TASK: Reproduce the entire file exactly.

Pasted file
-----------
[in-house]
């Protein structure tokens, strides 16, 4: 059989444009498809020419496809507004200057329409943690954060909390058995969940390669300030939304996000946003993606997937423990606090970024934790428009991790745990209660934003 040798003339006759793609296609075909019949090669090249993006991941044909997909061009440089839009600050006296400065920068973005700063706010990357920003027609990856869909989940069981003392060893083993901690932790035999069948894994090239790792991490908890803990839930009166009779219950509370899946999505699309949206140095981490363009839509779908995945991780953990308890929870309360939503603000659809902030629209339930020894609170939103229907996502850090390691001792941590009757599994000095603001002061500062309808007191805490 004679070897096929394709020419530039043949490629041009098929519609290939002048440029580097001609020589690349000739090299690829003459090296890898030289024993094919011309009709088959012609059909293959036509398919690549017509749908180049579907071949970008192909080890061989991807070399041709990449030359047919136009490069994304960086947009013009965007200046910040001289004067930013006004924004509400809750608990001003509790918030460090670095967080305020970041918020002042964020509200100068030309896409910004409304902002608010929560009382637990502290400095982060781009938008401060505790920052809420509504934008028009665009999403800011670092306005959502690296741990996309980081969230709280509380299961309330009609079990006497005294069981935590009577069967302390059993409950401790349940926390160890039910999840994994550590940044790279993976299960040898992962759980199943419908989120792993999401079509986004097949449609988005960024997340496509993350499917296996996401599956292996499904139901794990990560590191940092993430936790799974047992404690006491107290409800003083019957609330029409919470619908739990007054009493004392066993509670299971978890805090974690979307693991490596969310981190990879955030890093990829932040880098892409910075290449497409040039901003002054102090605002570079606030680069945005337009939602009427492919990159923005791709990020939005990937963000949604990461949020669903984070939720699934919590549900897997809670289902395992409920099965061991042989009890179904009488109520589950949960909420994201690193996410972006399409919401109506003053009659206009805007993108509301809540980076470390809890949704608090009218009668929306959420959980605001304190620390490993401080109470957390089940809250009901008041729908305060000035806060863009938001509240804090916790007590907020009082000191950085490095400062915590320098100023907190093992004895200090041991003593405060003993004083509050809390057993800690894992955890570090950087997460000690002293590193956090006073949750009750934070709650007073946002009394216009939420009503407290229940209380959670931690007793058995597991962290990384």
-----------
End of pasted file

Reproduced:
[in-house]
């Protein structure tokens, strides 16, 4: 059989444009498809020419496809507004200057329409943690954060909390058995969940390669300030939304996000946003993606997937423990606090970024934790428009991790745990209660934003 040798003339006759793609296609075909019949090669090249993006991941044909997909061009440089839009600050006296400065920068973005700063706010990357920003027609990856869909989940069981003392060893083993901690932790035999069948894994090239790792991490908890803990839930009166009779219950509370899946999505699309949206140095981490363009839509779908995945991780953990308890929870309360939503603000659809902030629209339930020894609170939103229907996502850090390691001792941590009757599994000095603001002061500062309808007191805490 004679070897096929394709020419530039043949490629041009098929519609290939002048440029580097001609020589690349000739090299690829003459090296890898030289024993094919011309009709088959012609059909293959036509398919690549017509749908180049579907071949970008192909080890061989991807070399041709990449030359047919136009490069994304960086947009013009965007200046910040001289004067930013006004924004509400809750608990001003509790918030460090670095967080305020970041918020002042964020509200100068030309896409910004409304902002608010929560009382637990502290400095982060781009938008401060505790920052809420509504934008028009665009999403800011670092306005959502690296741990996309980081969230709280509380299961309330009609079990006497005294069981935590009577069967302390059993409950401790349940926390160890039910999840994994550590940044790279993976299960040898992962759980199943419908989120792993999401079509986004097949449609988005960024997340496509993350499917296996996401599956292996499904139901794990990560590191940092993430936790799974047992404690006491107290409800003083019957609330029409919470619908739990007054009493004392066993509670299971978890805090974690979307693991490596969310981190990879955030890093990829932040880098892409910075290449497409040039901003002054102090605002570079606030680069945005337009939602009427492919990159923005791709990020939005990937963000949604990461949020669903984070939720699934919590549900897997809670289902395992409920099965061991042989009890179904009488109520589950949960909420994201690193996410972006399409919401109506003053009659206009805007993108509301809540980076470390809890949704608090009218009668929306959420959980605001304190620390490993401080109470957390089940809250009901008041729908305060000035806060863009938001509240804090916790007590907020009082000191950085490095400062915590320098100023907190093992004895200090041991003593405060003993004083509050809390057993800690894992955890570090950087997460000690002293590193956090006073949750009750934070709650007073946002009394216009939420009503407290229940209380959670931690007793058995597991962290990384």